Meanwhile, other chemicals that are known endocrine disruptors have begun turning up in water. Studies by the U.S. Geological Survey (USGS) Toxic Substances Hydrology Program have revealed an unsavory mix of pharmaceuticals, steroid hormones, unregulated pesticides, flame retardants, rocket fuel chemicals, plasticizers, detergents, and stain repellants in both the surface water and the groundwater we rely on for drinking, and in our drinking water itself. The USGS surface water study found a median of seven and as many as 38 chemical contaminants in any given water sample. Among the chemicals most commonly detected in this national survey are known and suspected endocrine disruptors, including various pesticides, triclosan, alkylphenols and alkylphenol polyethoxylates, bisphenol A, phthalates, and steroid hormones.
Unfortunately, so far the response to these findings has tended more toward “killing the messenger” rather than acting on the message. Funding for the USGS water monitoring programs, already small, has been reduced, resulting in major cutbacks in water quality sampling and less data to inform science-based decisions.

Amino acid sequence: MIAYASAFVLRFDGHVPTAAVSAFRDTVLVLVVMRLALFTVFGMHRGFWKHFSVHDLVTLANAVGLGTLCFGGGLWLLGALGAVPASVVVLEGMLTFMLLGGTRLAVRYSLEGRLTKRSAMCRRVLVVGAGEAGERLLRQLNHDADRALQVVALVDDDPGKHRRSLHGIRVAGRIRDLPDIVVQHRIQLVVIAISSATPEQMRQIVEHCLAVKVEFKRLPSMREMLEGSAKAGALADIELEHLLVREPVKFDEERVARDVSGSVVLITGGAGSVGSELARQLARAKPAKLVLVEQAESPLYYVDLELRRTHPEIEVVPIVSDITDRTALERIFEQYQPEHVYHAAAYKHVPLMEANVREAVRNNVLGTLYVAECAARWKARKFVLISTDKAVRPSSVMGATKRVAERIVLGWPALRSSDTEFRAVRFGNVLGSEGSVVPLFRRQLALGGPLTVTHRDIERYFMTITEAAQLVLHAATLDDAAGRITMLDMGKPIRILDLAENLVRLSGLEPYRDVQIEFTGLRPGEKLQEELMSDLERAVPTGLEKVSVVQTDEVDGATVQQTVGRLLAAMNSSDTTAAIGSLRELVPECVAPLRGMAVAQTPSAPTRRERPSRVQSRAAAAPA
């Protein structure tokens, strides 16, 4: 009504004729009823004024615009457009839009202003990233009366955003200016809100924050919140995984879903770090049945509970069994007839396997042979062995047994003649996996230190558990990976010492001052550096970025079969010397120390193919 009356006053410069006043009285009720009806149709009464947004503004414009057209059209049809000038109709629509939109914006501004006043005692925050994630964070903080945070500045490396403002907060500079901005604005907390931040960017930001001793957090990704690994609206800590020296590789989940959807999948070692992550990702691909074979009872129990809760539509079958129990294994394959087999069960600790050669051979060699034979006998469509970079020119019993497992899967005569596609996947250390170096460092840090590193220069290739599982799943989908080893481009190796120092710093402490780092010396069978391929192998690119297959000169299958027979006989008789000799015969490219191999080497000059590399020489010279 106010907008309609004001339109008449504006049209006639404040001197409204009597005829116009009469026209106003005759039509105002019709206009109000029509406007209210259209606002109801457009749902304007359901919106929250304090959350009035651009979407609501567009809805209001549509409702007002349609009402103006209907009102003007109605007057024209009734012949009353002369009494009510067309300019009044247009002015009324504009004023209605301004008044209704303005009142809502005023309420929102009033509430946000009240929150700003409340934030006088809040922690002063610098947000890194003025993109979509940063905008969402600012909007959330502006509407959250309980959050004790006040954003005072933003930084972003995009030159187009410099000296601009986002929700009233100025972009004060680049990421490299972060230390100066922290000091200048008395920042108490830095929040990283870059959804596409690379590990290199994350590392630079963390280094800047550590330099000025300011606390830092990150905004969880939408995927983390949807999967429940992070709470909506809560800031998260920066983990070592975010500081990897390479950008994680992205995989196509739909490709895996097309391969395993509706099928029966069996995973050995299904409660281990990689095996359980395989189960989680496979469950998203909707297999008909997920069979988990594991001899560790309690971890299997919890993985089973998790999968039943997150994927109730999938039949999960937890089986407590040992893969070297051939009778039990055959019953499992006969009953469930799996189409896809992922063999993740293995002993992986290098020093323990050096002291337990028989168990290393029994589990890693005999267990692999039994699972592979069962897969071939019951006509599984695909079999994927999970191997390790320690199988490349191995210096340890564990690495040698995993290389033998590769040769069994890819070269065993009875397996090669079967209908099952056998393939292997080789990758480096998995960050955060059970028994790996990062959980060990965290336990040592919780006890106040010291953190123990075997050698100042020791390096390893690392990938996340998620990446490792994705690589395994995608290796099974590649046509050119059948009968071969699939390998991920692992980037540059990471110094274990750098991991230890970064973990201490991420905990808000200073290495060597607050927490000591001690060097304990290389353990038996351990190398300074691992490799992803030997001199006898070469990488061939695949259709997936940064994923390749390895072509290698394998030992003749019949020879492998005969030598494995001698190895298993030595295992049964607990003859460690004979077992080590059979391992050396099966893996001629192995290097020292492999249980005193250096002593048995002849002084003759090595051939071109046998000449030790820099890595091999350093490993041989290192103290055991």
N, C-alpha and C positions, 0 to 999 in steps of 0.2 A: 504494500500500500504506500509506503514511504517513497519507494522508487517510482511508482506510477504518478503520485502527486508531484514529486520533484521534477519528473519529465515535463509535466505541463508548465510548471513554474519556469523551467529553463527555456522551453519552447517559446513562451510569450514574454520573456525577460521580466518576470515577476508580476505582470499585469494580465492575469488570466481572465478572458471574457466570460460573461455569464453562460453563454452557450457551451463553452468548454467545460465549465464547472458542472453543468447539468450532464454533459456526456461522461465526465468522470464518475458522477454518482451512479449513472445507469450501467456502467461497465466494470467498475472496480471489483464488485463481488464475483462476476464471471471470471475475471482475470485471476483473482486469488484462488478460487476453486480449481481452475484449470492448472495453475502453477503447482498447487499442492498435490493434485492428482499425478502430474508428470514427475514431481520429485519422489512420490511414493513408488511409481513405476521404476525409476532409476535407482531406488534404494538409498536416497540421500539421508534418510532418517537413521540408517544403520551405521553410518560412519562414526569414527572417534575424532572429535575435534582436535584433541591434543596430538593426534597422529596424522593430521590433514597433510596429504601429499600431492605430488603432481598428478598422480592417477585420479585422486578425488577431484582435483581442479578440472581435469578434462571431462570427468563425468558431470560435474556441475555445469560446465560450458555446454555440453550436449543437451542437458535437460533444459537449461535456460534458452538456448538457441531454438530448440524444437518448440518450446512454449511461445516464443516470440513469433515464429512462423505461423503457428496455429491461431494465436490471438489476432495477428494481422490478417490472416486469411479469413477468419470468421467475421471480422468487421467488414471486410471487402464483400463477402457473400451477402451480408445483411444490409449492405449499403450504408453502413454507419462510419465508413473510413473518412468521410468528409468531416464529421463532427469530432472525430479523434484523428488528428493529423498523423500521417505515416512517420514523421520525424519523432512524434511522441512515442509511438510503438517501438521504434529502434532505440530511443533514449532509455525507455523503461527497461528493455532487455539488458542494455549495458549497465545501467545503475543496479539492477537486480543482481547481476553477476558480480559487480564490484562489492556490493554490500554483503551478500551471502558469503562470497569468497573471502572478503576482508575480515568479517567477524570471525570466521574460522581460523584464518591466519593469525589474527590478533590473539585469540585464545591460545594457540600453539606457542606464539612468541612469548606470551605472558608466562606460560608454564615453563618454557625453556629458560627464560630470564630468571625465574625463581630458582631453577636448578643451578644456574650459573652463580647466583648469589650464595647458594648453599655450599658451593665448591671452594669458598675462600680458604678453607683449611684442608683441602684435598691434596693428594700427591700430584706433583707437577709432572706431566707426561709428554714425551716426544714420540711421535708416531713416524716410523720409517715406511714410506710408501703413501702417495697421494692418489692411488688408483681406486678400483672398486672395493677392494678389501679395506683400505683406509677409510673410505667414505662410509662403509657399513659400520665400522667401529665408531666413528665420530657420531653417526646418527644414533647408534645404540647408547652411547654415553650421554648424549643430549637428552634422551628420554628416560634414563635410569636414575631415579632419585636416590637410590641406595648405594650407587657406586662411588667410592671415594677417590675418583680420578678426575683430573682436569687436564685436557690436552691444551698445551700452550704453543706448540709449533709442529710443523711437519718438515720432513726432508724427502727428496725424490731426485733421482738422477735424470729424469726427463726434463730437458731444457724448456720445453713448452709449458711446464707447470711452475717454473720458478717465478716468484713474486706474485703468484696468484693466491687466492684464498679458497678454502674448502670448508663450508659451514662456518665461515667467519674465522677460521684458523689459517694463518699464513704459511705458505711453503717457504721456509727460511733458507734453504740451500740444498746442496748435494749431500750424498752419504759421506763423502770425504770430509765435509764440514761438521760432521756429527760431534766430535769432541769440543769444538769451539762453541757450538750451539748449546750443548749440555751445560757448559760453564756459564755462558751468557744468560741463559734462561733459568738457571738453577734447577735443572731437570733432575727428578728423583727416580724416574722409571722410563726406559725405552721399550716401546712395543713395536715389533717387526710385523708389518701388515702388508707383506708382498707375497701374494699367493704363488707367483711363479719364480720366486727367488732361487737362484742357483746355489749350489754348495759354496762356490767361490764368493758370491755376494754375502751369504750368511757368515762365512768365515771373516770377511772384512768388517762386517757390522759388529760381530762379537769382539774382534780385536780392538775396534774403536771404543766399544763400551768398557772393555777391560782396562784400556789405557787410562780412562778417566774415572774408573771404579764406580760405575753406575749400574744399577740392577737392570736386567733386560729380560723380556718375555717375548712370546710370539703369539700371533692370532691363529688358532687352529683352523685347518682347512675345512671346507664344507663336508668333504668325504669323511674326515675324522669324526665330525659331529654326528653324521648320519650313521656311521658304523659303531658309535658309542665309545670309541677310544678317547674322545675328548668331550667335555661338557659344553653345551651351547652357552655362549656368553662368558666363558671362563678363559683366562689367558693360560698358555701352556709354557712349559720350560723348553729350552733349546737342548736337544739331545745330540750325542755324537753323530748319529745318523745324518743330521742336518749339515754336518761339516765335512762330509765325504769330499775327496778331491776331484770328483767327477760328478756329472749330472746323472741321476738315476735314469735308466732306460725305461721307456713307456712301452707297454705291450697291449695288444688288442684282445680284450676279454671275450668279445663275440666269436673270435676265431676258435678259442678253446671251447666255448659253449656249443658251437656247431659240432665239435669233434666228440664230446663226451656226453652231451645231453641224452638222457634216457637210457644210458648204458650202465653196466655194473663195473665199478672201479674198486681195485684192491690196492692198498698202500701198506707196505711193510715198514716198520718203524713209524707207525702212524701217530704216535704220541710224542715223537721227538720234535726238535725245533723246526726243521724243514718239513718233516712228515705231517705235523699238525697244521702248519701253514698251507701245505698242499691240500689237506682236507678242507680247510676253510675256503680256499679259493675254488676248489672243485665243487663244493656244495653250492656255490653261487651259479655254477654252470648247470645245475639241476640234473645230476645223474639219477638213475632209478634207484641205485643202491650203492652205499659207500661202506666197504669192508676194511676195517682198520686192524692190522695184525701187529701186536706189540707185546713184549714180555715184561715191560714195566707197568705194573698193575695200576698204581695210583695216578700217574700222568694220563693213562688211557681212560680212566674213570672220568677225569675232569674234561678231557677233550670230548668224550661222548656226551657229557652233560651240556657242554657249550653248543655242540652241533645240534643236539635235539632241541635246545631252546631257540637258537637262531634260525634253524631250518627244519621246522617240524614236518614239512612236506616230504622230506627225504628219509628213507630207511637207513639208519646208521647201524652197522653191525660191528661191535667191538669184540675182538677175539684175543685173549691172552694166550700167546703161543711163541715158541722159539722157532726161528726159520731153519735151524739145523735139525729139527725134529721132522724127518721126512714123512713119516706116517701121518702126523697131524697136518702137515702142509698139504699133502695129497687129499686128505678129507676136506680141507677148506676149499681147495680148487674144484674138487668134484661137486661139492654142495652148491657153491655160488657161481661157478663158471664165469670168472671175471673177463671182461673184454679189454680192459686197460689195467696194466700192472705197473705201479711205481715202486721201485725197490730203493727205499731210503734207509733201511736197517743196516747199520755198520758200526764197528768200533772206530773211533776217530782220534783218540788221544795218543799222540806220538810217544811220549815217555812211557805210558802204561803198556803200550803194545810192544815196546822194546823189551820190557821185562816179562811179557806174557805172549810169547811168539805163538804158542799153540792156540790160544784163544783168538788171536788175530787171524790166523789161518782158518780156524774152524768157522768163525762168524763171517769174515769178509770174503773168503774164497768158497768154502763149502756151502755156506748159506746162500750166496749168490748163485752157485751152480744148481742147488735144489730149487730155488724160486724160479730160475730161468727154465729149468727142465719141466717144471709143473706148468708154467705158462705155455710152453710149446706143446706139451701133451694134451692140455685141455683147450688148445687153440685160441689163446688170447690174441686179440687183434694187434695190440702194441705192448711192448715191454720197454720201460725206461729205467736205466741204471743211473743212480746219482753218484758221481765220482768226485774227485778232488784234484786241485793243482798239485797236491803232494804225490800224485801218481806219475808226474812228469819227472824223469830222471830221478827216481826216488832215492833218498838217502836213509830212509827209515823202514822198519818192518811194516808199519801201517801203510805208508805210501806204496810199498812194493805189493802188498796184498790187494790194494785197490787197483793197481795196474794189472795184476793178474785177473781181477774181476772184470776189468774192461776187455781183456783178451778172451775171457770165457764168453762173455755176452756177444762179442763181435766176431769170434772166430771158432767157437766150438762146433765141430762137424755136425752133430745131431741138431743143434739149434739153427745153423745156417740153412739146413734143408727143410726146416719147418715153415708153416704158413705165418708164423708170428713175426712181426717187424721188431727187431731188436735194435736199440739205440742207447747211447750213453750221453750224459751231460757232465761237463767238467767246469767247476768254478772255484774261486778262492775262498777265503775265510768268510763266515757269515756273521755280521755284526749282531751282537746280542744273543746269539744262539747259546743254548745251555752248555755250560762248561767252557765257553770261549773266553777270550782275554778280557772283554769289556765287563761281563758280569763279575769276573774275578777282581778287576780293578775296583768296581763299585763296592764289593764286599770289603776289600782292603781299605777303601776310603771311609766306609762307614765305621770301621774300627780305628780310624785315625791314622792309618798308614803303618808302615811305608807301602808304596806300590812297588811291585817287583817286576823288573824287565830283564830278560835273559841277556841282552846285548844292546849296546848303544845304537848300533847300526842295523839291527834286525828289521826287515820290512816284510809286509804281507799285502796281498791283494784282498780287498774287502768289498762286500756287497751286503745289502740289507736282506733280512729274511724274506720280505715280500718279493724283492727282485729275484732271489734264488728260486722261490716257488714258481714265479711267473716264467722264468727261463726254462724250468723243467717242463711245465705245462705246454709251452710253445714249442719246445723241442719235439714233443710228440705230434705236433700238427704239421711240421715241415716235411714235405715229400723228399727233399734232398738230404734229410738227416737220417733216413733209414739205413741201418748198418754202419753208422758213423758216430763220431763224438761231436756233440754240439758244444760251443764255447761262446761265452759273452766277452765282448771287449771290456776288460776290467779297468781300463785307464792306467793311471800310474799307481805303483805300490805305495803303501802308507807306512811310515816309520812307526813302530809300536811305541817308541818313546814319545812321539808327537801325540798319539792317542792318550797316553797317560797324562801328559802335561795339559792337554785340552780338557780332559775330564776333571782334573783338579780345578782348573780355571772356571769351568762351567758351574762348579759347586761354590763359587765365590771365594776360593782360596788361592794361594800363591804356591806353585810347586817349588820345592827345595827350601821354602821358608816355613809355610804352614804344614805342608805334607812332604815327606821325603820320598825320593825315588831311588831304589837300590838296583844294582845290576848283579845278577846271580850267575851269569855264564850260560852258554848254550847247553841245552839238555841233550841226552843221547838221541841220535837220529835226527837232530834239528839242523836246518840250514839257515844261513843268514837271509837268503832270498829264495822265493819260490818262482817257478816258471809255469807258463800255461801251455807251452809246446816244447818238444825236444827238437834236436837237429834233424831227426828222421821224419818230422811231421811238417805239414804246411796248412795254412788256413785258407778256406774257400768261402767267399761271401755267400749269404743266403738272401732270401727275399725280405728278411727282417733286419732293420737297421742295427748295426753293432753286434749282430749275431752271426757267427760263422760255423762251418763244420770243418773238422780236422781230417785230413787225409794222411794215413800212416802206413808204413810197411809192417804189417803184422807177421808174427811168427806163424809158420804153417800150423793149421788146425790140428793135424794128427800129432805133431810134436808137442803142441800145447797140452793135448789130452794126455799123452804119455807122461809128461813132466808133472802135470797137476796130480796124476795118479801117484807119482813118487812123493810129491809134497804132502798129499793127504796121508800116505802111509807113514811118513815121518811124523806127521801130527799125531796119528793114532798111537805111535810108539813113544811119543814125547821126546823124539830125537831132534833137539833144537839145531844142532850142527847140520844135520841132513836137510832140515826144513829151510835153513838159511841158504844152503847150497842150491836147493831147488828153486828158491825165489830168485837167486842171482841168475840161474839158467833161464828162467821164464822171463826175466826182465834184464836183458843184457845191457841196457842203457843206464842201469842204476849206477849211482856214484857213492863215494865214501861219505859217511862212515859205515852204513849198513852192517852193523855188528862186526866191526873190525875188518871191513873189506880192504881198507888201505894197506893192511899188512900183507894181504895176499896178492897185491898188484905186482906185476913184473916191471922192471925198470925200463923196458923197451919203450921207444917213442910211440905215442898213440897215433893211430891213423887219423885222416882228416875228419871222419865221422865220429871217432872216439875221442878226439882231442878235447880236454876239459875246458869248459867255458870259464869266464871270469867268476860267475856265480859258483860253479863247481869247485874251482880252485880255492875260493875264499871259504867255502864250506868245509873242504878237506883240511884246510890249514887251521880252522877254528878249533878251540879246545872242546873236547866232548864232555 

Meanwhile, over a decade has passed since EPA last promulgated a regulatory standard for a single chemical contaminant in drinking water. Now there’s a large backlog of chemicals like perchlorate that still have no regulatory standard. Others that were regulated over a decade ago are in urgent need of revision. For example, one endocrine disruptor, a phthalate chemical known as DEHP (di 2-ethylhexyl phthalate), does have a maximum contaminant level (MCL) in drinking water, but it’s terribly outdated.